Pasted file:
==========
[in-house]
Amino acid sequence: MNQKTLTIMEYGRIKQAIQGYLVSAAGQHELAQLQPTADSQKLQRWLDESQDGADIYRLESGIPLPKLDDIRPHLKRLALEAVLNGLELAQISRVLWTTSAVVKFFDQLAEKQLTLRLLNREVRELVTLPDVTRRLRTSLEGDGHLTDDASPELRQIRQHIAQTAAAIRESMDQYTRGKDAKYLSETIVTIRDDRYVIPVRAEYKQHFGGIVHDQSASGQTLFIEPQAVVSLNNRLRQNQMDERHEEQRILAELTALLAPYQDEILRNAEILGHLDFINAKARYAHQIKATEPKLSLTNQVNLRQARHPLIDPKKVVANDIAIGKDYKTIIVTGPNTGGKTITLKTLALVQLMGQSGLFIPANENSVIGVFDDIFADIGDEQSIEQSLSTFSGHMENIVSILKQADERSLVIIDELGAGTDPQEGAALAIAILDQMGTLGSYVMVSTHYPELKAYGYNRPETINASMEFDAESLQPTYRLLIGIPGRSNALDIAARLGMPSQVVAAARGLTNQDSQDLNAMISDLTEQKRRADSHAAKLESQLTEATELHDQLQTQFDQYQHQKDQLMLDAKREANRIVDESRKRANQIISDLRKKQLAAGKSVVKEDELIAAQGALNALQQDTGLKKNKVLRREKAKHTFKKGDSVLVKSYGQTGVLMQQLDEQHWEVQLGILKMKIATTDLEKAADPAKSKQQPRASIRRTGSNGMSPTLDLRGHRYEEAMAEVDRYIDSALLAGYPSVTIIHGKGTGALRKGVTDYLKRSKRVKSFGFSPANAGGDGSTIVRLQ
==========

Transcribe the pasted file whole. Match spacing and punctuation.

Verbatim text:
[in-house]
Amino acid sequence: MNQKTLTIMEYGRIKQAIQGYLVSAAGQHELAQLQPTADSQKLQRWLDESQDGADIYRLESGIPLPKLDDIRPHLKRLALEAVLNGLELAQISRVLWTTSAVVKFFDQLAEKQLTLRLLNREVRELVTLPDVTRRLRTSLEGDGHLTDDASPELRQIRQHIAQTAAAIRESMDQYTRGKDAKYLSETIVTIRDDRYVIPVRAEYKQHFGGIVHDQSASGQTLFIEPQAVVSLNNRLRQNQMDERHEEQRILAELTALLAPYQDEILRNAEILGHLDFINAKARYAHQIKATEPKLSLTNQVNLRQARHPLIDPKKVVANDIAIGKDYKTIIVTGPNTGGKTITLKTLALVQLMGQSGLFIPANENSVIGVFDDIFADIGDEQSIEQSLSTFSGHMENIVSILKQADERSLVIIDELGAGTDPQEGAALAIAILDQMGTLGSYVMVSTHYPELKAYGYNRPETINASMEFDAESLQPTYRLLIGIPGRSNALDIAARLGMPSQVVAAARGLTNQDSQDLNAMISDLTEQKRRADSHAAKLESQLTEATELHDQLQTQFDQYQHQKDQLMLDAKREANRIVDESRKRANQIISDLRKKQLAAGKSVVKEDELIAAQGALNALQQDTGLKKNKVLRREKAKHTFKKGDSVLVKSYGQTGVLMQQLDEQHWEVQLGILKMKIATTDLEKAADPAKSKQQPRASIRRTGSNGMSPTLDLRGHRYEEAMAEVDRYIDSALLAGYPSVTIIHGKGTGALRKGVTDYLKRSKRVKSFGFSPANAGGDGSTIVRLQ